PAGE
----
Student Disability Service

Supporting Students - key information for staff

Key guidance and a range of relevant case studies

Any student whose studies are affected by a disability, specific learning difference (SpLD), health condition or even a temporary injury may receive support from the Student Disability Service (SDS) and their School.

Support can include the following:

  • Adjustments – modifications to how students experience their teaching and learning, such as extra time in exams, tasks being broken down into smaller chunks or access to the accessible study rooms in the Main Library.
  • 1:1 Specialist Support – regular support sessions with a trained individual who is skilled in a particular aspect of support, such as Proofreading, Mental Health Mentoring, Notetaking or Specific Learning Difficulties Tuition.
  • Assistive Technology – provision of specialist software, hardware or ergonomic equipment, often issued in conjunction with training in the use of the kit.

Students must evidence of the impact of their impairment in order to access support.  This can be a recent letter from a relevant medical professional or, in the case of specific learning difficulties, a post 16 diagnostic assessment carried out by a qualified Educational or Clinical Psychologist.  No support can be implemented without the provision of acceptable evidence.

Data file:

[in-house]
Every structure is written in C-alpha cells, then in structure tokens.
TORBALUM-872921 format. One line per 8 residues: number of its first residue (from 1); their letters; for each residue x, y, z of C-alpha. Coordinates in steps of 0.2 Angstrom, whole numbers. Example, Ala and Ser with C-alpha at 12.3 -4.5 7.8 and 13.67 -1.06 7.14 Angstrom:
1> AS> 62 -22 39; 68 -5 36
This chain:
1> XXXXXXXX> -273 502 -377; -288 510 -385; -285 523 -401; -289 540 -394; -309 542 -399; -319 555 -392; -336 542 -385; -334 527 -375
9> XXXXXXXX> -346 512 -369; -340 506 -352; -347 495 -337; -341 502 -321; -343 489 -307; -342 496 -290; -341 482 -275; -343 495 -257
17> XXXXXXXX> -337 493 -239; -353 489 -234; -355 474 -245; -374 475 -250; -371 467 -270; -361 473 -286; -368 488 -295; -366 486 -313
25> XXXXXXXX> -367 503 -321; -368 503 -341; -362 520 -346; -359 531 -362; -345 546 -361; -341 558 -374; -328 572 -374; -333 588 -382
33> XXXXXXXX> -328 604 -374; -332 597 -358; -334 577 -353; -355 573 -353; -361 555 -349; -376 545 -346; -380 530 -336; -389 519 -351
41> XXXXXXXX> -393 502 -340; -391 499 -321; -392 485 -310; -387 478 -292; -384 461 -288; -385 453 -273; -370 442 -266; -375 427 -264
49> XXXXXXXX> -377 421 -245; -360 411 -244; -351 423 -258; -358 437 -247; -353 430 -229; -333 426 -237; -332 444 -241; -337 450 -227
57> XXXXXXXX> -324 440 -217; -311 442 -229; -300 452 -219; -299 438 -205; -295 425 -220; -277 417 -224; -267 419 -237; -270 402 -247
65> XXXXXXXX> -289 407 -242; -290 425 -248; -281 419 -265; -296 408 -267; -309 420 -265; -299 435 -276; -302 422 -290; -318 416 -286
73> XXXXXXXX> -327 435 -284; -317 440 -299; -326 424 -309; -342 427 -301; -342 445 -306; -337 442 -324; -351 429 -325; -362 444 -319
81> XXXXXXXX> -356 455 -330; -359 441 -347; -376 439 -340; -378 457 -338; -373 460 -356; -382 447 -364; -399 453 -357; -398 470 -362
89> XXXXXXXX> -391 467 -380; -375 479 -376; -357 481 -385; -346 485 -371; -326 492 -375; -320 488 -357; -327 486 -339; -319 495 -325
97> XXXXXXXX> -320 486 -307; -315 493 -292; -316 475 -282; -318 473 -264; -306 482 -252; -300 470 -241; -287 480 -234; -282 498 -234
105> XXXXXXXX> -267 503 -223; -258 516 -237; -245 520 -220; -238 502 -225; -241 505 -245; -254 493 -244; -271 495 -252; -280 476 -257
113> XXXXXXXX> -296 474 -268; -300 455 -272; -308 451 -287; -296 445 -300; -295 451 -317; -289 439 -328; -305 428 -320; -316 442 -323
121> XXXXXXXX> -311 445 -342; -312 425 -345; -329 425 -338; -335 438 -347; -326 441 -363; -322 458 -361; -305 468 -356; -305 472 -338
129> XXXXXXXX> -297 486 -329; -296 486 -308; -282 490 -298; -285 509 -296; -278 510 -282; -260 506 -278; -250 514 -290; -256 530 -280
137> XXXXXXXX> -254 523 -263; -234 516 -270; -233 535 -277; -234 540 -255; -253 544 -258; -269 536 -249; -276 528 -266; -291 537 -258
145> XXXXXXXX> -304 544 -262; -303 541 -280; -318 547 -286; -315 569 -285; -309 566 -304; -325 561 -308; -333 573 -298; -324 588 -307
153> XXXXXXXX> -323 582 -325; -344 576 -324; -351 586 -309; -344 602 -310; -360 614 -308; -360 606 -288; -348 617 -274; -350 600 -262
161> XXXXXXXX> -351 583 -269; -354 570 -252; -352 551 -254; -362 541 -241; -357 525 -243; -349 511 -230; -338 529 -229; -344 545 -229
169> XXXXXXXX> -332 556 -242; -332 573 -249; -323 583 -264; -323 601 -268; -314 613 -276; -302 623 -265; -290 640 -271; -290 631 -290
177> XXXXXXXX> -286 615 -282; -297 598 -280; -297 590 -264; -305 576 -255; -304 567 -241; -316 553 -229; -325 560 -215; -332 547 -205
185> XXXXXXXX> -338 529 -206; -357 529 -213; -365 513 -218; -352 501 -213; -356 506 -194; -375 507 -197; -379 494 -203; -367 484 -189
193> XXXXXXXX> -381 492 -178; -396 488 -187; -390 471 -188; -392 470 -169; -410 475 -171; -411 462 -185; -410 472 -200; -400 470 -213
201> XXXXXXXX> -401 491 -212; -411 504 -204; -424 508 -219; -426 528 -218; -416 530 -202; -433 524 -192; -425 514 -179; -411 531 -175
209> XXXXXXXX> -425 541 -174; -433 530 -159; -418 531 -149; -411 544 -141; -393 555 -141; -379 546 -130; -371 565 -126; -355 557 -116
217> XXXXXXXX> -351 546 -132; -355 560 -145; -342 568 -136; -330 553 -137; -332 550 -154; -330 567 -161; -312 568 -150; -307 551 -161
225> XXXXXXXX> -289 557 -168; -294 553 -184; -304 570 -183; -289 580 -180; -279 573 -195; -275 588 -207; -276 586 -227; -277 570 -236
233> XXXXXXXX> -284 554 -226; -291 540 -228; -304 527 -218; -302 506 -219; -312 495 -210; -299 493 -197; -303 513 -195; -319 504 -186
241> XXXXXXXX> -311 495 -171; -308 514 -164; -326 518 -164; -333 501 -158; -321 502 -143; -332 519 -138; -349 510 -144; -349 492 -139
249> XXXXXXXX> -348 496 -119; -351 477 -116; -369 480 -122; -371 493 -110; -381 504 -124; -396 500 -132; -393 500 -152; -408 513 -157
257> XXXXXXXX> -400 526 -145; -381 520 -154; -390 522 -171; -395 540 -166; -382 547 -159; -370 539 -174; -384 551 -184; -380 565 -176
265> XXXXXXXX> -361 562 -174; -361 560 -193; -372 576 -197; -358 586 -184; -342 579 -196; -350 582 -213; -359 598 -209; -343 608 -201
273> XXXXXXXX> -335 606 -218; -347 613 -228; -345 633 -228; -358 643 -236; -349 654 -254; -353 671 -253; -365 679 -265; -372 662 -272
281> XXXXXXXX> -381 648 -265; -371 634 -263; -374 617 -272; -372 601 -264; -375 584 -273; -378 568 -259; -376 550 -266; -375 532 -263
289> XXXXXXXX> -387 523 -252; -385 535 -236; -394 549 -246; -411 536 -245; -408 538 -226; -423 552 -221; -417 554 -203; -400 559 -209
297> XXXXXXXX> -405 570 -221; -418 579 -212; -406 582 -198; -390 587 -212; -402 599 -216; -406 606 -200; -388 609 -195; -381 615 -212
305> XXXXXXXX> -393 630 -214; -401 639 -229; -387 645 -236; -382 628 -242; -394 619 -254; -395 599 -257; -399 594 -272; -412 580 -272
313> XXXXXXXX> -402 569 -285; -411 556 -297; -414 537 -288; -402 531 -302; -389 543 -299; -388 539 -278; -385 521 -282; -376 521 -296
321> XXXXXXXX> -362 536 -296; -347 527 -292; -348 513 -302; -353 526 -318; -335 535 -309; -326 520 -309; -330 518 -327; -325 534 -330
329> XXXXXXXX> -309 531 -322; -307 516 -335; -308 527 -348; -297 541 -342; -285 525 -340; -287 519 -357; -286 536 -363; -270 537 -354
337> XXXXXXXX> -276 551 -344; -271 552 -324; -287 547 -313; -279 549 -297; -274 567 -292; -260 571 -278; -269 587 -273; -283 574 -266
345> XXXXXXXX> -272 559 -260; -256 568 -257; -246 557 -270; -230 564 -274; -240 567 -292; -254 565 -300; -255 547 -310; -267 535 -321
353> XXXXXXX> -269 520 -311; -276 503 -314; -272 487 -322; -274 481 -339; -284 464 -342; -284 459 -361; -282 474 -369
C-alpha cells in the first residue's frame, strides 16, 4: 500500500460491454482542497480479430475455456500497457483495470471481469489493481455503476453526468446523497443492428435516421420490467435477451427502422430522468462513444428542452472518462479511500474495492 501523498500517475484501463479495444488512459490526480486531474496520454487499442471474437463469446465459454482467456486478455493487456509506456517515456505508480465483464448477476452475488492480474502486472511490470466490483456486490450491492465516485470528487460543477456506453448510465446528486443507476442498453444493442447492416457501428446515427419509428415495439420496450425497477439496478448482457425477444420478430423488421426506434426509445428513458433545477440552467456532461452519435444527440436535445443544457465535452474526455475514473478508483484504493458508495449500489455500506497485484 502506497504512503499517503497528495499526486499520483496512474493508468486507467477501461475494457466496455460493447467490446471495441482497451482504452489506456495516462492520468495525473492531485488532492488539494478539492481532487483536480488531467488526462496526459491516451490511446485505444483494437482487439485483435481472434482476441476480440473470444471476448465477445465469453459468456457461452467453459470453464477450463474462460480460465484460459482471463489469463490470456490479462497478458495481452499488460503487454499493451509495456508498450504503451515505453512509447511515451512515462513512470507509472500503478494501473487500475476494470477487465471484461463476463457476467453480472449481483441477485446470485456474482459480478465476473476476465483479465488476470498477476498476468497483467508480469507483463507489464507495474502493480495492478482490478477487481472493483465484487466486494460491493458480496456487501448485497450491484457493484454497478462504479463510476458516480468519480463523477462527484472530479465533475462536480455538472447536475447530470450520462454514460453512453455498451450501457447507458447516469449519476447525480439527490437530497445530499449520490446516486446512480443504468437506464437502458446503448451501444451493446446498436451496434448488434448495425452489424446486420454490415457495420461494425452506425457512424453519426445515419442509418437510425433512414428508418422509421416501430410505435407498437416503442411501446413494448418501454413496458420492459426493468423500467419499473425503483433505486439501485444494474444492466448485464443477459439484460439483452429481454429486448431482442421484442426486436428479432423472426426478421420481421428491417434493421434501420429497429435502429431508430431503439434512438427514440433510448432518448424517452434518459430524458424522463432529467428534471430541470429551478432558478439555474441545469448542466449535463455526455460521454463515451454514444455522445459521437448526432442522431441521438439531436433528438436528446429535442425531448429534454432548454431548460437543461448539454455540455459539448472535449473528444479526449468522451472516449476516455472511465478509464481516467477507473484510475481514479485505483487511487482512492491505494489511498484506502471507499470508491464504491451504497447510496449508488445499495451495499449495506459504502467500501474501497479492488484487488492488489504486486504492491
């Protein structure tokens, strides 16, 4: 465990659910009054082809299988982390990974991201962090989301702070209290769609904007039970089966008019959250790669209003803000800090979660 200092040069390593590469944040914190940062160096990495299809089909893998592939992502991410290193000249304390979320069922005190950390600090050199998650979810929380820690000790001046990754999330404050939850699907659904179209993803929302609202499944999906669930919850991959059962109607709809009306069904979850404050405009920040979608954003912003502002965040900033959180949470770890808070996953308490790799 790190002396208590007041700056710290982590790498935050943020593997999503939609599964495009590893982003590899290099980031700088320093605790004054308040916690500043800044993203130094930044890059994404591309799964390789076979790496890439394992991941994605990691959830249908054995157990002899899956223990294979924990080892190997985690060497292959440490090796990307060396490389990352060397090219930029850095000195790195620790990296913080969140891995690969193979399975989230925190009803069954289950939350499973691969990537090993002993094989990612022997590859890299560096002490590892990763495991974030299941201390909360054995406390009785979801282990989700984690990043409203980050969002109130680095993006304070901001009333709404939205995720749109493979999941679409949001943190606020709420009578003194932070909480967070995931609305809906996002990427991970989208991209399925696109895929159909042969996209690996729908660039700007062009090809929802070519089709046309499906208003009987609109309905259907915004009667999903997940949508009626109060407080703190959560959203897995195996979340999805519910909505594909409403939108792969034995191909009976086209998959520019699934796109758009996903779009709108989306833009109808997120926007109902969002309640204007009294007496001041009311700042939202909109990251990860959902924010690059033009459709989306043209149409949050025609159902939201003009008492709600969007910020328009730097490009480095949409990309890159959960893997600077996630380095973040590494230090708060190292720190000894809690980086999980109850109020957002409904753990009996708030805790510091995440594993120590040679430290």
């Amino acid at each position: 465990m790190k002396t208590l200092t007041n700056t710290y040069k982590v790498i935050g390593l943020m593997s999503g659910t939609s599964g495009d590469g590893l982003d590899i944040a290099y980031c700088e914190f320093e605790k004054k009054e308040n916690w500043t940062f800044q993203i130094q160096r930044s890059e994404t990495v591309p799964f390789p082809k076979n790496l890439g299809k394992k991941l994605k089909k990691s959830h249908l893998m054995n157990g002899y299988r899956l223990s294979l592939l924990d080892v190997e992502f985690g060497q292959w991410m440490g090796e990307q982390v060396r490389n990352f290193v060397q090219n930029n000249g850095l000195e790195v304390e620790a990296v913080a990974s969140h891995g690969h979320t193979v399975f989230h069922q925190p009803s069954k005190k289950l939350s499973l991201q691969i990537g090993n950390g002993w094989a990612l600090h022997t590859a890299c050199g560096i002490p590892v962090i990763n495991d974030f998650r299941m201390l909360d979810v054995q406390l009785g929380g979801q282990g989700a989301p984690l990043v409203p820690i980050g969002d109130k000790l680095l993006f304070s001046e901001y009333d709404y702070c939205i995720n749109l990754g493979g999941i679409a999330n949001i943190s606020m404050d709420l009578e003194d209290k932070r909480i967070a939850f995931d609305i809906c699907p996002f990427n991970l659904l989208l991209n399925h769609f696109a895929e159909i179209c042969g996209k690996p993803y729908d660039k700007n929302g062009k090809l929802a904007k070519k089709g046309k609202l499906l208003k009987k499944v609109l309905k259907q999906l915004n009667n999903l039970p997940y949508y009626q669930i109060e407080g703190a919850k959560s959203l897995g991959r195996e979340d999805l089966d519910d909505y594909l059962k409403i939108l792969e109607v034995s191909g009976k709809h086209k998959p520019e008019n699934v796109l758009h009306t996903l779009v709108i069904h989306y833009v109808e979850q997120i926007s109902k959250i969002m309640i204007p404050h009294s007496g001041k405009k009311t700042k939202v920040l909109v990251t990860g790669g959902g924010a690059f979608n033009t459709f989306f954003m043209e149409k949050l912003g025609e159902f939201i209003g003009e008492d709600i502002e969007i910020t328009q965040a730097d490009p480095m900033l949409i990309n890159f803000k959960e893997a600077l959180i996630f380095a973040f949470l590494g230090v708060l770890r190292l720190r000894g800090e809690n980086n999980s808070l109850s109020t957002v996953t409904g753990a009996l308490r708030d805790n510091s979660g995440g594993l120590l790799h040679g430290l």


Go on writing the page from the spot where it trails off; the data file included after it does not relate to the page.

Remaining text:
SDS Disability Advisors discuss with students how their particular disability or health condition affects them in the context of the particular programme of study they are pursuing. 

Funded support

UK students may be eligible for Disabled Students’ Allowance (DSA), government funding to cover the cost of support.  This will pay for 1:1 specialist support, assistive technology or equipment, and will cover the cost of relevant training. 

For students ineligible for DSA, the University provides funding to pay for 1:1 support, and SDS are able to loan relevant equipment and technology for the full duration of studies.

The range of support options that can be provided are as diverse and individual as the students themselves, however, a few examples have been provided in the form of case studies, which are all genuine examples of support implementation.  Click on each of the links below to read the case study.

Case Study 1: Supporting a Visually Impaired Student

Case Study 2: Supporting a Deaf Student

Case Study 3: Supporting a Dyslexic Student

Case Study 4: Supporting a student with an Autism Spectrum Condition

Case Study 5: Supporting a student with a temporary injury

Case Study 6: Supporting a student with a mental health problem

Please note that the University has an Accessible and Inclusive Learning Policy (AILP), which applies to all students studying at the institution.  Details of the policy can be found online:

In addition, guidance for staff on the implementation of the AILP can be found on the Institute for Academic Development (IAD) website:


March 2022